Mi'kmaw, Wolastoqiyik chiefs leave working group, lose confidence in Aboriginal affairs minister

·4 min read

Three Mi'kmaw and Wolastoqiyik chiefs have pulled out of a provincial working group set up to address Truth and Reconciliation Commission recommendations, saying the government is using the group to avoid having a public inquiry into systemic racism.

A news release says Chief Ross Perley of Neqotkuk, or Tobique First Nation, Chief Rebecca Knockwood of Fort Folly First Nation and Regional Vice-Chief Roger Augustine will no longer be part of the All Nations and Parties Working Group on Truth and Reconciliation.

The move comes after Aboriginal Affairs Minister Arlene Dunn amended a motion calling for a public inquiry into systemic racism, taking out any reference to an inquiry.

"Unfortunately, in light of recent events, we no longer have confidence that Minister Dunn and her government were approaching this work with the good faith and spirit of co-operation that it requires," Perley said in the news release. "Based on last week's vote, it is clear the Higgs government is not interested in solutions from Indigenous leaders."

Jacques Poitras/CBC
Jacques Poitras/CBC

First Nations peoples in New Brunswick have been calling for the inquiry after Rodney Levi of Metepenagiag First Nation and Chantel Moore, a member of the Tla-o-qui-aht First Nation who had recently moved from B.C. to Edmundston, were shot and killed by police this year in separate incidents less than two weeks apart.

The working group was announced in early December and with three chiefs leaving, now only has two Indigenous representatives: Chief Hugh Akagi of the Peskotomuhkati Nation at Skutik, and president Barry Labillois of the New Brunswick Aboriginal Peoples Council, a group representing off-reserve Indigenous people.

The group is also drawing on support from four elders and traditional leaders, but it's not clear how much influence they will have and if they all plan to continue being part of it.

In an interview, Akagi said he hasn't stepped out of the group because he wants to gather more information.

"I just don't let the people make the decisions for me, and I need to look at the whole situation and I need to talk to others involved. And that would include the province," he said.

He said he has not yet decided if he will be attending a group meeting Monday.

Past inaction doesn't mean future inaction, Premier says

Dunn faced questions from opposition about the exodus at Wednesday's question period. She said the government is committed to "doing something about the recommendations in the TRC."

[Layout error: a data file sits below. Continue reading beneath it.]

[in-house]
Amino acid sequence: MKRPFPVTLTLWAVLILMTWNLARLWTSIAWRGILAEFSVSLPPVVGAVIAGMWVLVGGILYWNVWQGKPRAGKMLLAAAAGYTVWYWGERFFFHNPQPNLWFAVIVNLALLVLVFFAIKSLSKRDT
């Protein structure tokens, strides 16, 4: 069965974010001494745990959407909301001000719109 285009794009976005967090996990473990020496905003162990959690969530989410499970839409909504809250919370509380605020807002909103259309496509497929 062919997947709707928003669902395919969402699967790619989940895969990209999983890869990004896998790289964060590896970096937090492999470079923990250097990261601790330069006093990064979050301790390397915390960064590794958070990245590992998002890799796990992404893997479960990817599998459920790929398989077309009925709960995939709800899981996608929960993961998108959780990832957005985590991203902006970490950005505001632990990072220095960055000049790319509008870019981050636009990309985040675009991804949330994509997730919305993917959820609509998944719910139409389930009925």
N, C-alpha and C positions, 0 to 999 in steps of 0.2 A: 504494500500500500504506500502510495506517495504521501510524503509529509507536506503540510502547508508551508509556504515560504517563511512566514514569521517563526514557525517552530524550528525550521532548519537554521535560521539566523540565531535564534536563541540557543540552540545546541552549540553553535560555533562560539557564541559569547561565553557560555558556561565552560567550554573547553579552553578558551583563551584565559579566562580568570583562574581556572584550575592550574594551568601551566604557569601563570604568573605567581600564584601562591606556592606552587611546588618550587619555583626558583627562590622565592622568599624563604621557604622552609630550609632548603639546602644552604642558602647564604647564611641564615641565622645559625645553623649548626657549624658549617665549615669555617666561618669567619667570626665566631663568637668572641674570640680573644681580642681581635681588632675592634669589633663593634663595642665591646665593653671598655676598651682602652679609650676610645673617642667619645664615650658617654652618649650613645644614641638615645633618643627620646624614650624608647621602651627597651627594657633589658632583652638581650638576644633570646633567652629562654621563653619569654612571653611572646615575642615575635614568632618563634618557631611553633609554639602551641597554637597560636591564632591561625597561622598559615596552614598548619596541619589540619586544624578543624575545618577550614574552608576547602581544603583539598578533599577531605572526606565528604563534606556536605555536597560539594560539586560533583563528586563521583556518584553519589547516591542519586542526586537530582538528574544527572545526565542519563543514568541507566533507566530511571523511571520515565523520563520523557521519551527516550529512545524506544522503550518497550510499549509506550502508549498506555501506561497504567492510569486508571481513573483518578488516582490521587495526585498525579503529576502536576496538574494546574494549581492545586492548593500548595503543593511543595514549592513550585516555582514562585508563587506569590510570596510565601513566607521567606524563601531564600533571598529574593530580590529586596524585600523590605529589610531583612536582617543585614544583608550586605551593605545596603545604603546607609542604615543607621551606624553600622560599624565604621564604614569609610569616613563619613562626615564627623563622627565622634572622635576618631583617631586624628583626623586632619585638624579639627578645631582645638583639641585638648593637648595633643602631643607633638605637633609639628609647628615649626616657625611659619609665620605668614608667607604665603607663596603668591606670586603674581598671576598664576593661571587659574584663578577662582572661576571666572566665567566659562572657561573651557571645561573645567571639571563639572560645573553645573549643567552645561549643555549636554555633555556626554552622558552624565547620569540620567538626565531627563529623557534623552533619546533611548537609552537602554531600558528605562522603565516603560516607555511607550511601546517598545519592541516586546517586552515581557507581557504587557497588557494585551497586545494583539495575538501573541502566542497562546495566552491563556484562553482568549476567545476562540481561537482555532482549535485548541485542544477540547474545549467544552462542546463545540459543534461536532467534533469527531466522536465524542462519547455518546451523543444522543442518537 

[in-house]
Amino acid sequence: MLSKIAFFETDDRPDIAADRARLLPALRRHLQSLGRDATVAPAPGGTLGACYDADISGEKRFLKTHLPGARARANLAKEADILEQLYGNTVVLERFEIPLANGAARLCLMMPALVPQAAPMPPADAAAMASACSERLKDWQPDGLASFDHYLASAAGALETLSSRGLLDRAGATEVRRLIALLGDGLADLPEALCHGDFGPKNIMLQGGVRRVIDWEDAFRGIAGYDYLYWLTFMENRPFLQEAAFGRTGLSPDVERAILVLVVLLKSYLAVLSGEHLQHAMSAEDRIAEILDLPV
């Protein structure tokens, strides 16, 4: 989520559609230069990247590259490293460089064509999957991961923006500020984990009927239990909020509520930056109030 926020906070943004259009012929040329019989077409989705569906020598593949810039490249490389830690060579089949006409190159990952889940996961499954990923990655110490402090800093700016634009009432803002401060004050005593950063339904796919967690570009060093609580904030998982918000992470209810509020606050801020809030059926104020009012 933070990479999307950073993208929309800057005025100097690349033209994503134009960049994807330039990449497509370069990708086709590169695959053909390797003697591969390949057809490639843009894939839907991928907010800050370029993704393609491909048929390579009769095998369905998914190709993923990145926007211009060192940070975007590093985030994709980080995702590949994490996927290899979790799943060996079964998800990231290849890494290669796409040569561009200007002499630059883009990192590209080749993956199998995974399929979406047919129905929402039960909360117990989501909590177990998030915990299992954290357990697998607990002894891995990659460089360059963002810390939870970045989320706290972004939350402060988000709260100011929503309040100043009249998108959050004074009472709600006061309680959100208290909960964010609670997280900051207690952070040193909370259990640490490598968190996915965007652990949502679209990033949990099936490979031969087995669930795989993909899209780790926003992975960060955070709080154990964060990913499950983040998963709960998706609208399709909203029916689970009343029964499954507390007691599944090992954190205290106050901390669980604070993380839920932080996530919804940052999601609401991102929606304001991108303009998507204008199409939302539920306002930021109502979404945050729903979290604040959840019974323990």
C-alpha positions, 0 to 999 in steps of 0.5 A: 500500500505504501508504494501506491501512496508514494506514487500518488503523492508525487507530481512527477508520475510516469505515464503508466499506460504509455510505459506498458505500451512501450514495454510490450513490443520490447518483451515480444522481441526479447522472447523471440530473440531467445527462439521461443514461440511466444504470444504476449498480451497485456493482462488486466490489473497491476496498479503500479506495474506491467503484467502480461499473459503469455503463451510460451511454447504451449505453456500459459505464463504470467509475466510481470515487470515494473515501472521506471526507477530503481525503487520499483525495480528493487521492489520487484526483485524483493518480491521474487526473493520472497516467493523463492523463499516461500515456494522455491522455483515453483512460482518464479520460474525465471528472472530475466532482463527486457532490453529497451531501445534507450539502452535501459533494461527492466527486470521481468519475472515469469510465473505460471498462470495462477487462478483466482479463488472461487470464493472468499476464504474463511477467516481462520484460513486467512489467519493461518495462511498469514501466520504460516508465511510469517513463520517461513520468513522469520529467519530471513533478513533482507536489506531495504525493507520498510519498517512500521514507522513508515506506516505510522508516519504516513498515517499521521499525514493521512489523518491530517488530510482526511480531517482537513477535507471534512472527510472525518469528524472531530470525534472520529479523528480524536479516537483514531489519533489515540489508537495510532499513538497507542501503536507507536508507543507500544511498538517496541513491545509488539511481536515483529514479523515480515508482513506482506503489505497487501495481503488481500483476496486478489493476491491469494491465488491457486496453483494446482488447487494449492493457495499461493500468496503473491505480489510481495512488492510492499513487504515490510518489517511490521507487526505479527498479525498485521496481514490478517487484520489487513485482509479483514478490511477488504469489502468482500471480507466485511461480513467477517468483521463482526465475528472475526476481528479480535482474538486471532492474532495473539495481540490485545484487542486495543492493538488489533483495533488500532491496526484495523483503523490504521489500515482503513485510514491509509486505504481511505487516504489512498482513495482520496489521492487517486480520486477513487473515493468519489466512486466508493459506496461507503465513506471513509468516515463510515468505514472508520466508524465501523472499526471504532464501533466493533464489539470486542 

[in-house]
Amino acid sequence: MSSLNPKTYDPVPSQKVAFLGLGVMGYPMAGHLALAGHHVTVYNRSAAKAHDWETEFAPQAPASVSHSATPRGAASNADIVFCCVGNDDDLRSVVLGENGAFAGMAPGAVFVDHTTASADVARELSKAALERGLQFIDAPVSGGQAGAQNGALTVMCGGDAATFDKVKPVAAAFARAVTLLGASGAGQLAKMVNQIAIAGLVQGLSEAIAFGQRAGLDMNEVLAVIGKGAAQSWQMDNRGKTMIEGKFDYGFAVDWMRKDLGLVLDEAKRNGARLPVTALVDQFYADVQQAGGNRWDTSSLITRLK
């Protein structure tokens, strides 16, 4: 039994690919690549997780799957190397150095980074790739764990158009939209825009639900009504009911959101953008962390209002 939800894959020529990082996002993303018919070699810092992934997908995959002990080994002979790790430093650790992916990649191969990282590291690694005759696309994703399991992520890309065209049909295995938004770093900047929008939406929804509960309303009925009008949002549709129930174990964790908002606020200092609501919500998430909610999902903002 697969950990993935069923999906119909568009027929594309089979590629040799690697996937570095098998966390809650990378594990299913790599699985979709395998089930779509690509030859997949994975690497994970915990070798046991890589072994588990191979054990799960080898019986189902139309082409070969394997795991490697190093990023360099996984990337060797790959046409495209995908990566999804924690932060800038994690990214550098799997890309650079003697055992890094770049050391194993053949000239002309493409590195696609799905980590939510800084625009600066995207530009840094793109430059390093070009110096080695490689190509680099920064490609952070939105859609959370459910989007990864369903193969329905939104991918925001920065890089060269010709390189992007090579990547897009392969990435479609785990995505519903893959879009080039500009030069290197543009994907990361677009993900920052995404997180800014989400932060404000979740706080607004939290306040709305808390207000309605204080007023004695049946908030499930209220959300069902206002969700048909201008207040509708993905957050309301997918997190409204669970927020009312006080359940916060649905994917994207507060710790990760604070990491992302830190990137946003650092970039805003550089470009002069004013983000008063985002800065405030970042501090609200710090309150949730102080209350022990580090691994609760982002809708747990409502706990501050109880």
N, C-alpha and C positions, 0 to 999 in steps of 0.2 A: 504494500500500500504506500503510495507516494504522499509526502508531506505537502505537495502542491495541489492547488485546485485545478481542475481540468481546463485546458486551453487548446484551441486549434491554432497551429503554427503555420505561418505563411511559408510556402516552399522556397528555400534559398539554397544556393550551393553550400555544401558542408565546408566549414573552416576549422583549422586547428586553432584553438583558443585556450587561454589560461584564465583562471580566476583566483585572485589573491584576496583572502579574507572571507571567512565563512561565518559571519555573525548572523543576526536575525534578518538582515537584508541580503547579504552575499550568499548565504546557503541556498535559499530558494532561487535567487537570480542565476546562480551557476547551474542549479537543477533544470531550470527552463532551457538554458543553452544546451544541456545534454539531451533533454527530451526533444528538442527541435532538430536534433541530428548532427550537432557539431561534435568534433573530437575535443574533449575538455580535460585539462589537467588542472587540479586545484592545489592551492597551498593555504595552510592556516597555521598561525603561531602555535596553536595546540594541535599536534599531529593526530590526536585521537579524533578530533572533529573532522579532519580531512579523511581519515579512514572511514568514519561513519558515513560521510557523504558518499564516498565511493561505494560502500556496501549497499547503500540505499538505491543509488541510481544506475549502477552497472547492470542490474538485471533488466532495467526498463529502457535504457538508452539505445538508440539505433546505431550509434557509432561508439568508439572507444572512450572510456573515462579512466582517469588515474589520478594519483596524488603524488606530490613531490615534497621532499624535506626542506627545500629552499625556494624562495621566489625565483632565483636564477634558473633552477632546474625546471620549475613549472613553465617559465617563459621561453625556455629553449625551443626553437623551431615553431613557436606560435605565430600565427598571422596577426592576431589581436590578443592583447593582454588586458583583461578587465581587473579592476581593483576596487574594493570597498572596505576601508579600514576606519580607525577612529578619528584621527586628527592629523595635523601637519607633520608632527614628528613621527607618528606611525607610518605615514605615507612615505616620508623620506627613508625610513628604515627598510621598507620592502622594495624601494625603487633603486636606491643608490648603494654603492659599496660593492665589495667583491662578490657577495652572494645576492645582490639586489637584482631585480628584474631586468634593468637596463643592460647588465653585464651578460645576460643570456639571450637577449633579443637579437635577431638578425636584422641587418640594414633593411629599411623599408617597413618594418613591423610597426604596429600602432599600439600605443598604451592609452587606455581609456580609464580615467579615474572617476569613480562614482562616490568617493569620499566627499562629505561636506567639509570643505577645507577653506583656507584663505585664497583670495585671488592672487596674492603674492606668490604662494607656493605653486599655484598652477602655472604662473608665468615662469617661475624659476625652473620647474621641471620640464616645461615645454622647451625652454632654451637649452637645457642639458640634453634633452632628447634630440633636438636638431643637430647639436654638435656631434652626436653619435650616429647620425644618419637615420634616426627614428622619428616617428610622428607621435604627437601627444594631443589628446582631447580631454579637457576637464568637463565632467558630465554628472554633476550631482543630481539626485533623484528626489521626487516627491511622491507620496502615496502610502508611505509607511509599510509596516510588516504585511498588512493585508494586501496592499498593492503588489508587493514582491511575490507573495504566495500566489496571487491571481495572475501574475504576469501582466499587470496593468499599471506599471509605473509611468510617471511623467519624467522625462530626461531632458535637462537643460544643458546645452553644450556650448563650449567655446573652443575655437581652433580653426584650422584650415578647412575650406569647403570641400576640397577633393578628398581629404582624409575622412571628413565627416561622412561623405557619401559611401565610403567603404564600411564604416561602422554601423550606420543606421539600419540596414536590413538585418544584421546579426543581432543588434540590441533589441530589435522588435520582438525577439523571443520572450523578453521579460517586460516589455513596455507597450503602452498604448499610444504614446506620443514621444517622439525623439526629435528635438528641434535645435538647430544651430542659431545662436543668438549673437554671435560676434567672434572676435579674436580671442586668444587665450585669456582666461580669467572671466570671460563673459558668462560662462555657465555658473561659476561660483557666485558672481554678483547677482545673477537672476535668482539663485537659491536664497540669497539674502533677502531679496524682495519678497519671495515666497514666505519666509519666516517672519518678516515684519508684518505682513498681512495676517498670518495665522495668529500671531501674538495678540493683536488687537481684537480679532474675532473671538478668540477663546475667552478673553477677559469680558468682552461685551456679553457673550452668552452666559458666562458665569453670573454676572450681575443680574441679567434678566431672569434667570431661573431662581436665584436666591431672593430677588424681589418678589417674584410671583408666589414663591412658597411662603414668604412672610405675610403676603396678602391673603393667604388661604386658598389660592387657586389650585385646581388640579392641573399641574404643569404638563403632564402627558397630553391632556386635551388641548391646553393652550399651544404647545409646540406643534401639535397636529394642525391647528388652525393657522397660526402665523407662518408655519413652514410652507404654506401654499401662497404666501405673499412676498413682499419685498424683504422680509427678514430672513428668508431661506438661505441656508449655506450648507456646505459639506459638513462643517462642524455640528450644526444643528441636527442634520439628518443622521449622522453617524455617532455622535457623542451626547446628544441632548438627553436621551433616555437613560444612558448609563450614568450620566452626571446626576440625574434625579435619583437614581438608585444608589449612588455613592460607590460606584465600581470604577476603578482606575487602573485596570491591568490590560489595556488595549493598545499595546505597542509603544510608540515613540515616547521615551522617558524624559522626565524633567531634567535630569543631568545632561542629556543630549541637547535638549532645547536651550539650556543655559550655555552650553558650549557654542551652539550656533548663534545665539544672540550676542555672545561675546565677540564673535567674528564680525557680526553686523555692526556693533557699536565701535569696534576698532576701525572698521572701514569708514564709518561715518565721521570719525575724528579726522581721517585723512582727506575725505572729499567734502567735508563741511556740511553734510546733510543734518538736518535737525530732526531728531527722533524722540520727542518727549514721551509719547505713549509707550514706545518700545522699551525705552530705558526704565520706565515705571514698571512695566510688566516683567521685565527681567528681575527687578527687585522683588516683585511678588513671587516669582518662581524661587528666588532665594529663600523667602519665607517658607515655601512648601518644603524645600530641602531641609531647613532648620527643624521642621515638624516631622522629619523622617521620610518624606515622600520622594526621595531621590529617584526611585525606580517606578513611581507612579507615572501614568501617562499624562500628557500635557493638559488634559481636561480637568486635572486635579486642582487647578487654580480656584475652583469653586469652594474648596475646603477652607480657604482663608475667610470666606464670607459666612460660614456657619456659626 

"It's unfortunate that the chiefs have stepped away, but I think that they will see that my actions are going to speak louder than words," she said.

Speaking to reporters Wednesday, Premier Blaine Higgs said reconciliation requires both sides be involved, and it's true there has been government inaction on Indigenous issues in the past.

"We know there's been lots of talk in the past," he said. "But you can't say the same about action."

He said just because his government hadn't done much on Indigenous issues in the past doesn't mean they won't get anything done in the future.

"We can look back generations, including my past ... two years and say, 'OK, well, you didn't do anything then or as much as you could have. So you won't do anything going forward.' Well, that's easy to say, but I assure you that will not be the outcome," he said.

The working group appears to have been used as a political smoke screen. - Ross Perley, chief

After Dunn amended the motion to remove references to an inquiry, chiefs called for her resignation, saying the province is being paternalistic and not adequately addressing systemic racism issues specific to New Brunswick.

Dunn said her amendments were "historic" because it recognized systemic racism exists for the first time, and committed to concrete action through the working group.

The chiefs said the province is using the working group as a way to avoid having a public inquiry. They said the group was not created to address systemic racism specifically.

"The working group appears to have been used as a political smoke screen. For us it's not political, it's personal. It impacts lives in our communities," Perley said in the news release.

The release also said the chiefs will instead be creating their own process to continue the work to implement the TRC calls to action, but does not explain what that process will be.